The View from the Tip of the Iceberg
August 19, 2014 § 2 Comments
This is for the young lawyers out there.
Imagine yourself perched at the pinnacle of what appears to you to be a mountain in the middle of the ocean. You examine your environs as closely as you can, and gather that you are on a peak of ice, surrounded by miles of water. The mountain is relatively featureless, save for a few large stones here and there. The slopes descend into the sea and nothing beneath the surface of the water is visible. Everything you know about your location is what you can see. You conclude that you are on an iceberg, and you guess that there is much more to it that is hidden from you below the waterline, but you have no actual knowledge of the size or dimensions of what lies below.
That view from the tip of the iceberg is what the judge has at the conclusion of a trial in chancery.
The judge knows that there is so much more that is not in the record, but all the judge may go on is what has been revealed. The scope of the judge’s knowledge of the case is limited by the rules of evidence, the MRCP, the pleadings, the discovery, the skill of the lawyers, and the ability of the witnesses to articulate. All of those things are filters through which the facts are passed and reduced to the concentrated mass that the judge must consider in making a ruling. And the judge must make his or her ruling based only on the competent proof in the record.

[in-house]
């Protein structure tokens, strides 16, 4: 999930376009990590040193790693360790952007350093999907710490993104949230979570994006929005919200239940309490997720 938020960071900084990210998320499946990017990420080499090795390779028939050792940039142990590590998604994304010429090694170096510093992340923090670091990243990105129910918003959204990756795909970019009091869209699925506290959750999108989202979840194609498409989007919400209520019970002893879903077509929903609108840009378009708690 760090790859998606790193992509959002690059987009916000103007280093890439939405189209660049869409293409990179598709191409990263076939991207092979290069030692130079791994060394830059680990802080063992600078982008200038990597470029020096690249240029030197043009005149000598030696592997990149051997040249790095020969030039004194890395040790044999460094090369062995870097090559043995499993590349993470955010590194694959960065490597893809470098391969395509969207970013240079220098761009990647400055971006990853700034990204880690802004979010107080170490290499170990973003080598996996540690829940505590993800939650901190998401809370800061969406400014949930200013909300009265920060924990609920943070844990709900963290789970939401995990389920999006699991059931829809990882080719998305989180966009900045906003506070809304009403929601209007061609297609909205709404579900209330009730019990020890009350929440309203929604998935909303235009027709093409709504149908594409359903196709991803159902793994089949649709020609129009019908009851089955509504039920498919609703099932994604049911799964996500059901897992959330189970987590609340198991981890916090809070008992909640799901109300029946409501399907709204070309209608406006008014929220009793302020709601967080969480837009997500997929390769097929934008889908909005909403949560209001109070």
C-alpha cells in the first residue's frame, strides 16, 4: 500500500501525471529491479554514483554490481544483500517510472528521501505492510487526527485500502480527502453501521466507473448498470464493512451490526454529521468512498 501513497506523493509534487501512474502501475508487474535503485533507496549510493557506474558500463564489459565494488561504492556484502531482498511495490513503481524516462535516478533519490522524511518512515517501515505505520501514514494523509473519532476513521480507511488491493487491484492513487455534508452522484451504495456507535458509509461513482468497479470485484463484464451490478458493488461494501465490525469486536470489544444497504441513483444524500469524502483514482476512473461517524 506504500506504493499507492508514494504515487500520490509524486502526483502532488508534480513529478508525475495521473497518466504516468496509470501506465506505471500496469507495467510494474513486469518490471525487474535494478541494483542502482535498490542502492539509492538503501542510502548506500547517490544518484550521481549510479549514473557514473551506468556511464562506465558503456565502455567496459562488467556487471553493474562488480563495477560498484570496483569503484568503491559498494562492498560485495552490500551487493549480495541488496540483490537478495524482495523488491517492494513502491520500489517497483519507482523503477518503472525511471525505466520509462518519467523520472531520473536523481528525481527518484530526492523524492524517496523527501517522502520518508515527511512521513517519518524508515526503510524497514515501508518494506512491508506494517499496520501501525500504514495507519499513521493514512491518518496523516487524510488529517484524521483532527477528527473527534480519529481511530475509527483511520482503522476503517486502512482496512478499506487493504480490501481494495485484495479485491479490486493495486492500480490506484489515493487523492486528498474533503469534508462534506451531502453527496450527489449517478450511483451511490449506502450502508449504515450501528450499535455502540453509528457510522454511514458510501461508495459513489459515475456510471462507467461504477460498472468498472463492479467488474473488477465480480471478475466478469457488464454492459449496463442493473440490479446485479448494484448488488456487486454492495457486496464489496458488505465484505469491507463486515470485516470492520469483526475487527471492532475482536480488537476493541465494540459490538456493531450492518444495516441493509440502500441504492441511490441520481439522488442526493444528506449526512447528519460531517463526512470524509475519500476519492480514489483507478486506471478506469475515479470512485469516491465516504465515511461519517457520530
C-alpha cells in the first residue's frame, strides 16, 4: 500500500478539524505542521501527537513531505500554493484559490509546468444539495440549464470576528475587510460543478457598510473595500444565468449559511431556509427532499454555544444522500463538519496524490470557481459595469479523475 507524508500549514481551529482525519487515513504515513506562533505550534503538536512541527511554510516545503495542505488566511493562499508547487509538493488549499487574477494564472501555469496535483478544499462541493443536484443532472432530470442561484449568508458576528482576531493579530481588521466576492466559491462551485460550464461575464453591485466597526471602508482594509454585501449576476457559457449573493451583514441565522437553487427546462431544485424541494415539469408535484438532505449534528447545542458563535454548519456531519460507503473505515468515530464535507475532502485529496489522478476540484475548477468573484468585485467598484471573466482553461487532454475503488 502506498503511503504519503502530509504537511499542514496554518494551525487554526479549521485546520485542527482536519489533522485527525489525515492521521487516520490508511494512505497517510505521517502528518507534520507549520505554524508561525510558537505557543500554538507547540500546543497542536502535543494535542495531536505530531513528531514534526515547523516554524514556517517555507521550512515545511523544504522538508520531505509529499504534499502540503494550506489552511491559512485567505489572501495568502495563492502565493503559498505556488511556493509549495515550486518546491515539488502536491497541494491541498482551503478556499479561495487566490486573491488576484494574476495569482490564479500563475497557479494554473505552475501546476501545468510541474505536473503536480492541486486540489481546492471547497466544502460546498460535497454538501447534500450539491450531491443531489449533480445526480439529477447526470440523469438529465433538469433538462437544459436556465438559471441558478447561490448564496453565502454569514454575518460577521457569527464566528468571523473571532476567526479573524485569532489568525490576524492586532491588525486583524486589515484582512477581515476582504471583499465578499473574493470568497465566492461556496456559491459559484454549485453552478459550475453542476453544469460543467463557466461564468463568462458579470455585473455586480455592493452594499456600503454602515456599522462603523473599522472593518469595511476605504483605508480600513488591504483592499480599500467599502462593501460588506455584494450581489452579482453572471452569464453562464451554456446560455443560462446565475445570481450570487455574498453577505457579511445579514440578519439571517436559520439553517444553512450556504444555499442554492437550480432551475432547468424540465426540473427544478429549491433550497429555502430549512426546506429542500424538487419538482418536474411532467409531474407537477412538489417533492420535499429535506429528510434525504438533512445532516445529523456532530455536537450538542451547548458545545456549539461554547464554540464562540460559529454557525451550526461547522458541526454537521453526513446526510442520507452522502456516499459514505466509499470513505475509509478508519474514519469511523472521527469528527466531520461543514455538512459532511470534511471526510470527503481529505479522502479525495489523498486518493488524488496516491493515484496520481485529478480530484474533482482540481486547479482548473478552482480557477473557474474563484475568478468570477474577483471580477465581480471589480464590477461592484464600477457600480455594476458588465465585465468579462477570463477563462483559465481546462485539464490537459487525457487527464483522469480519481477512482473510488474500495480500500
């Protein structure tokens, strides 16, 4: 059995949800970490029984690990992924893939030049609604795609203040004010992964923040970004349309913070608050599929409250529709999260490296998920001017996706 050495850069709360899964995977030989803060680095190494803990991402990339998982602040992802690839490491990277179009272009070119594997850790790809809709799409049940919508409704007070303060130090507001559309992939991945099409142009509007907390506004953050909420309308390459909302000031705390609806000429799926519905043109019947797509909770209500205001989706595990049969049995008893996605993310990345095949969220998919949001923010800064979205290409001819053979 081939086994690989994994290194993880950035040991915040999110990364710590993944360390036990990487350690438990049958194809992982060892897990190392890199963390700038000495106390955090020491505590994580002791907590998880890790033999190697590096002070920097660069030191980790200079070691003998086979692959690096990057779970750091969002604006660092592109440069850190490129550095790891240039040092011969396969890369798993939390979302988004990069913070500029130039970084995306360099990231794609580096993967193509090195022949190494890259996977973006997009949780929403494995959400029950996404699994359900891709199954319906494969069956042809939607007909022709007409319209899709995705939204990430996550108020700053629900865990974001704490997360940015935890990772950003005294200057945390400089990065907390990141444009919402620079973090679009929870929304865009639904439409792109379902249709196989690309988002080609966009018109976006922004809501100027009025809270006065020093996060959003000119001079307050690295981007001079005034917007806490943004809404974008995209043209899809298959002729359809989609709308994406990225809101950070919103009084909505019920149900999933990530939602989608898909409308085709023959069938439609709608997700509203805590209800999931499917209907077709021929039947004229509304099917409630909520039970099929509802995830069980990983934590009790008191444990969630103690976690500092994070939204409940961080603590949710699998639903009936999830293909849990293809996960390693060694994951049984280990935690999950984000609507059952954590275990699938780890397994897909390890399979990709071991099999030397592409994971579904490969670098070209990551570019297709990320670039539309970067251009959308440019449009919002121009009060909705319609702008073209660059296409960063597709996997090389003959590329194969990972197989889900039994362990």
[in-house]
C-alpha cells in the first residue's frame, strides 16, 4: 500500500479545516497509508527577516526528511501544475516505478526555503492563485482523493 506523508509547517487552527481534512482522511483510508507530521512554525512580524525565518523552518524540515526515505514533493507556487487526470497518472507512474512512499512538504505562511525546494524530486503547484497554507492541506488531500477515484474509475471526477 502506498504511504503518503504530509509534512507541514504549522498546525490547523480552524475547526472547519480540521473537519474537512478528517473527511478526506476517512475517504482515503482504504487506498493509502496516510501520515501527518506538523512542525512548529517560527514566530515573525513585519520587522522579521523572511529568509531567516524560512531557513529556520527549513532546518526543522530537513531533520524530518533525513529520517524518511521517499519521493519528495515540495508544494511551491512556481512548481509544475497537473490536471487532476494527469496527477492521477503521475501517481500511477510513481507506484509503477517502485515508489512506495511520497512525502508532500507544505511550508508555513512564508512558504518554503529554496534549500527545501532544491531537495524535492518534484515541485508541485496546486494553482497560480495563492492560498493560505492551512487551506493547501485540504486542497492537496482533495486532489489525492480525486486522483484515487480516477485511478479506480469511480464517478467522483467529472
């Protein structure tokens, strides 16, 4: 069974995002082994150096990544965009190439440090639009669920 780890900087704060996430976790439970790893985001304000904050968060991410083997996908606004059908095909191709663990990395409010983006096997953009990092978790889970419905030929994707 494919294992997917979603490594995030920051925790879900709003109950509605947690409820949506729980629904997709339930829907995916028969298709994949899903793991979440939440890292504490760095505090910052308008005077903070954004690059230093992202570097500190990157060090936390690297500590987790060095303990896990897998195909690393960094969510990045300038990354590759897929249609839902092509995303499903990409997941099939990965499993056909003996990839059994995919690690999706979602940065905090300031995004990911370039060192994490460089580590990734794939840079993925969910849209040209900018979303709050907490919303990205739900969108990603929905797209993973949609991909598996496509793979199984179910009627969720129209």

Remember that you and opposing counsel know ten times or more about your case than the judge will ever know. And never forget that your client and the party opposite know ten times more about the case than they will ever share with the attorneys.
If you don’t put something into the record, the judge not only will not know about it, she can not even consider it. And I am talking about the record as in via evidence. Pleadings are not evidence. Just because you alleged a fact in a pleading does not mean that it is proven so that the judge can consider it.
As you plan out your case for trial, take a minute and imagine that view from the iceberg. Ask yourself what it is you see if you identify all of the competent evidence that you get into the record. Is it enough? Does it include all the judge needs to know? Is there enough evidence to support every factor you need to prove in order to prevail? Have you made a thorough enough record to support your argument on appeal?